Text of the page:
Hello Everybody. Today we are delighted to be able to share the fantastic interview with Thalamus Plank - what a great name by the way. Thalmus is a very talented author/illustrator who has a fantastic creative style that might be new to you. He is always dreaming of an opportunity to demonstrate his creative talents. So we asked him some in-depth questions to find out more about his work and hopefully fuel his dream for bigger things to come. If you want to find out more about him or check out his other work then visit his website: https://www.thalamusplank.co.uk or have a chat with him on Twitter: https://twitter.com/ThalamusPlank
- ‘Help, My Granny is a Smuggler!’ is a book you are really proud of so what can you tell us about it, and will or has it been published?
I’m proud of this book because it was ‘Highly Commended’ by the judges at the Faber and Andlyn BAME, (FAB) Prize – which made it the first piece that I’d written that was acknowledged by people in the publishing industry as being of a standard. That is both an incredible confidence boost and a relief to a writer and an acknowledgment that you’re on the right path! It hasn’t yet been published… so if the publishing world feels that it is missing a humorous story about a granny that goes smuggling in secret with ‘the fearsome four’, and that involves a spot of detective work by her brave grandson, Barrie, then they know where to come!
- They say that a picture paints a thousand words, what do your illustrations say about you?
I suppose that the things you write and draw do reflect something of your character… I don’t want to sound like I don’t take life seriously, but I do always seem to see beauty and light in even the darkest moments, and always find something that can bring a smile to my face. Whilst I don’t bury my head in the sand concerning the more troublesome aspects of the world we live in; I feel that they are currently more than abundant right now so don’t really have the desire to invent any more. That said, I wouldn’t shy away from depicting moments of sadness, as long as strands of hope can be drawn from the narrative.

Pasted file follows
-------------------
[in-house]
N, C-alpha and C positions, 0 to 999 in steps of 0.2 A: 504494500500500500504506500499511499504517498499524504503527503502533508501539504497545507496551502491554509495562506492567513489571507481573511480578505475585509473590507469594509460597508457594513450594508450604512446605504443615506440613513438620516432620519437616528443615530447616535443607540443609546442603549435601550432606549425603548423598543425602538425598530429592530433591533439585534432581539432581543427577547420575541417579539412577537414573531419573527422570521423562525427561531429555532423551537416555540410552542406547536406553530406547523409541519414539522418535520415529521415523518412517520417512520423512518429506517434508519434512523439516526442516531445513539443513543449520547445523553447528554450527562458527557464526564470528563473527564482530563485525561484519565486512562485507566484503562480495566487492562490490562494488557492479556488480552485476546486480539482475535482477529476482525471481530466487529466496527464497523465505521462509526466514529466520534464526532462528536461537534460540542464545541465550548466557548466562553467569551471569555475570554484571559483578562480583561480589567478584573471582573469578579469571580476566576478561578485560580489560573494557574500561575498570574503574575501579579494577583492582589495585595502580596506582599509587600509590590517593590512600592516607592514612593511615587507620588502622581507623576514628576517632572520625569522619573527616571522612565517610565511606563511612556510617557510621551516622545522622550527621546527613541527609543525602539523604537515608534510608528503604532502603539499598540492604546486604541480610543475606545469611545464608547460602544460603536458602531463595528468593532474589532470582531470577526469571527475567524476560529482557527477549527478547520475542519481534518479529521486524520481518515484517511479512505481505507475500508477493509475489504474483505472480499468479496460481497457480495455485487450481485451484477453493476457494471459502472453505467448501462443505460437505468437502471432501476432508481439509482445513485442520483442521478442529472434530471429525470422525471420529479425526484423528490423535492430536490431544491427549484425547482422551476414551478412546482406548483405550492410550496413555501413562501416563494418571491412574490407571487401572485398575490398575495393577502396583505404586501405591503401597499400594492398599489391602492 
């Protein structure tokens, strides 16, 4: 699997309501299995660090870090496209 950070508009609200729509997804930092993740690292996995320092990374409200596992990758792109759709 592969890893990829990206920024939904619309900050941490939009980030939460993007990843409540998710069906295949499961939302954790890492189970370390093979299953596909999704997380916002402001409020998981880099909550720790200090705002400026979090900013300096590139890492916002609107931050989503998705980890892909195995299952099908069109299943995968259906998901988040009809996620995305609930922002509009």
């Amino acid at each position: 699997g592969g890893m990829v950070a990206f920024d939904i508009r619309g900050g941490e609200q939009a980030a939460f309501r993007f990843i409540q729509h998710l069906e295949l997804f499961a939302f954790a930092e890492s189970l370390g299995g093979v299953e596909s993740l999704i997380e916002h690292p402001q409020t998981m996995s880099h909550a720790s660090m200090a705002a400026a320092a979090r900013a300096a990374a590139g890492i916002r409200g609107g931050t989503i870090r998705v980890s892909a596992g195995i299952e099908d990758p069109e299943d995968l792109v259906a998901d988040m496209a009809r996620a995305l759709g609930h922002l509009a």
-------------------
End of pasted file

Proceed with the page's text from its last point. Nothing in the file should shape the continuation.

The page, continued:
- What kind of projects do you like working on?
I do enjoy animal portraits - as you know, I’m involved in animal rescue and house several ‘un-releasables’ as well as a handful of dogs, so I get to observe their incredible beauty close up on a daily basis – you can’t help but be inspired! I've been trying my hand at book covers and am really enjoying the challenge of that, both the summing up of the book with the art and designing the layout. I particularly enjoy black and white illustrations (for chapter books and upwards) and am currently working on some for a chapter book that I have recently penned.
- Have you always enjoyed drawing and writing? Is this something you wanted to focus on as a career from an early age?
I was brought up in a creative household with a blend of cultures, my English mother is an incredible artist and my Guyanese father is a passionate lover of words and literature, - (His letters are eloquent and descriptive and reading his postcards is like delving into an excerpt from a travel guide!) and my siblings are artistic too. I learned pretty much all I know about drawing and painting from watching my mother at work. My grandmother also used to paint, and between them, they taught me so much. Whilst I was not formally trained, I could never claim to be ‘self-taught’, I had the very best teachers. My grandfather (a fellow Yorkshire man!) wrote poetry and my father was always reading and educated us in the classics, he used to write short stories and had several published in his work magazine. He has recently taken up painting too! So yes, drawing and writing were a big part of my childhood - I still have the very first story I wrote, written in a Postman Pat notebook. I must have been five or six (I hope – very embarrassing if it turned out I was much older!!) it’s about a magic man in a grocery shop buying potatoes – riveting stuff! But, no, although making art and crafts, and writing, have been a serious past-time, it was never something I really considered as a career; it’s only in recent years that I have become focused on pursuing this path with vigour!